Importance: Understanding the roles of caregivers of autistic adults is important given the increasing number of autistic adults and their ongoing need for various supports.
Objective: To address the following question: What roles do caregivers enact to support autistic adults?
Design: This study had a descriptive qualitative design. Caregivers completed a two-part interview. Data analyses included extracting narratives and a multiple-step coding process that resulted in the identification of three main caregiving themes.
Participants: Thirty-one caregivers of autistic adults.
Findings: Three main themes that reflected caregiving roles were identified: (1) managing daily living needs, (2) obtaining services and supports, and (3) providing invisible supports. Each theme comprised three subthemes. The roles were enacted regardless of the autistic adults’ age, gender, adaptive behavior scores, employment status, or residential status.
Conclusions and Relevance: Caregivers enacted many roles to support their autistic adult to participate in meaningful occupation. Occupational therapy practitioners can support autistic people across the lifespan in areas such as daily living, leisure, and executive function strategies to decrease the need for caregiving or services. They can also support caregivers as they manage the present and plan for the future.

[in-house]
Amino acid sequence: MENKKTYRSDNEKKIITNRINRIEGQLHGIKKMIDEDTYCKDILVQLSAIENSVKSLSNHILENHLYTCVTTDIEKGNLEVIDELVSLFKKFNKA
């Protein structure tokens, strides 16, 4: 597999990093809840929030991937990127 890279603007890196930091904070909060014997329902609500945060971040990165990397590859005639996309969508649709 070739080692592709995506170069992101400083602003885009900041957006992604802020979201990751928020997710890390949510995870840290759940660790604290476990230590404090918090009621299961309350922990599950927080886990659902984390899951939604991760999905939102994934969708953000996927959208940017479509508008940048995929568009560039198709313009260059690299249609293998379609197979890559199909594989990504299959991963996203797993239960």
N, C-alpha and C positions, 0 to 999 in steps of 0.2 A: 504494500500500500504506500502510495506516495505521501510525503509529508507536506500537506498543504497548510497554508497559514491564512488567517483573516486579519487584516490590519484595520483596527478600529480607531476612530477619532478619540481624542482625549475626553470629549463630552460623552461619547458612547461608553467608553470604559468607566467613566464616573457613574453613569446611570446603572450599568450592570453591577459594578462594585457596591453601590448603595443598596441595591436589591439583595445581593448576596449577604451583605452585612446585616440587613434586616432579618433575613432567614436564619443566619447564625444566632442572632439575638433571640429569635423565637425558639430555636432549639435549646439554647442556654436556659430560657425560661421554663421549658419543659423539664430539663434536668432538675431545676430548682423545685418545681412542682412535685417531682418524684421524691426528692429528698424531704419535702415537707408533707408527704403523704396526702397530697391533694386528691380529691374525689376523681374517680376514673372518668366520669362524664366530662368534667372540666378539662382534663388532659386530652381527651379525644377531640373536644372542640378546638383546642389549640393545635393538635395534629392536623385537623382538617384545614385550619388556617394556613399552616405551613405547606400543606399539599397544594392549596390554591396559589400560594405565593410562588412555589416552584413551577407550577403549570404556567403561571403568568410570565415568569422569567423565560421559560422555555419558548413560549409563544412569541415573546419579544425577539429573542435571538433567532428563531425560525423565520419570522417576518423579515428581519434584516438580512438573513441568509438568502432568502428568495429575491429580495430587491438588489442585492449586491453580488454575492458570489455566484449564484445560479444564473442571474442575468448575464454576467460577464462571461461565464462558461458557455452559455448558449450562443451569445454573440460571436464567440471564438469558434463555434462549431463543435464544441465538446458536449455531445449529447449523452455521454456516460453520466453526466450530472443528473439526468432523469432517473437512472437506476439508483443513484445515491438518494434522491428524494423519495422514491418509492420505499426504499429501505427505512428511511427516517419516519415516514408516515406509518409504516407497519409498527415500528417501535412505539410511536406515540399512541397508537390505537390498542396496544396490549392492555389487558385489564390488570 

What This Article Adds: This study provides descriptions that illustrate the complexity of caregiving for autistic adults. With an understanding of the many roles that caregivers enact, occupational therapy practitioners can provide services that support both autistic people and their caregivers.
Positionality Statement: We recognize that use of person-first versus identity-first language is a source of debate and controversy. We have chosen to use identity-first language, for two reasons. First, studies indicate that person with autism is the term least preferred by autistic people (e.g., Botha et al., 2021). Second, autistic is the term used by the majority of our participants during interviews.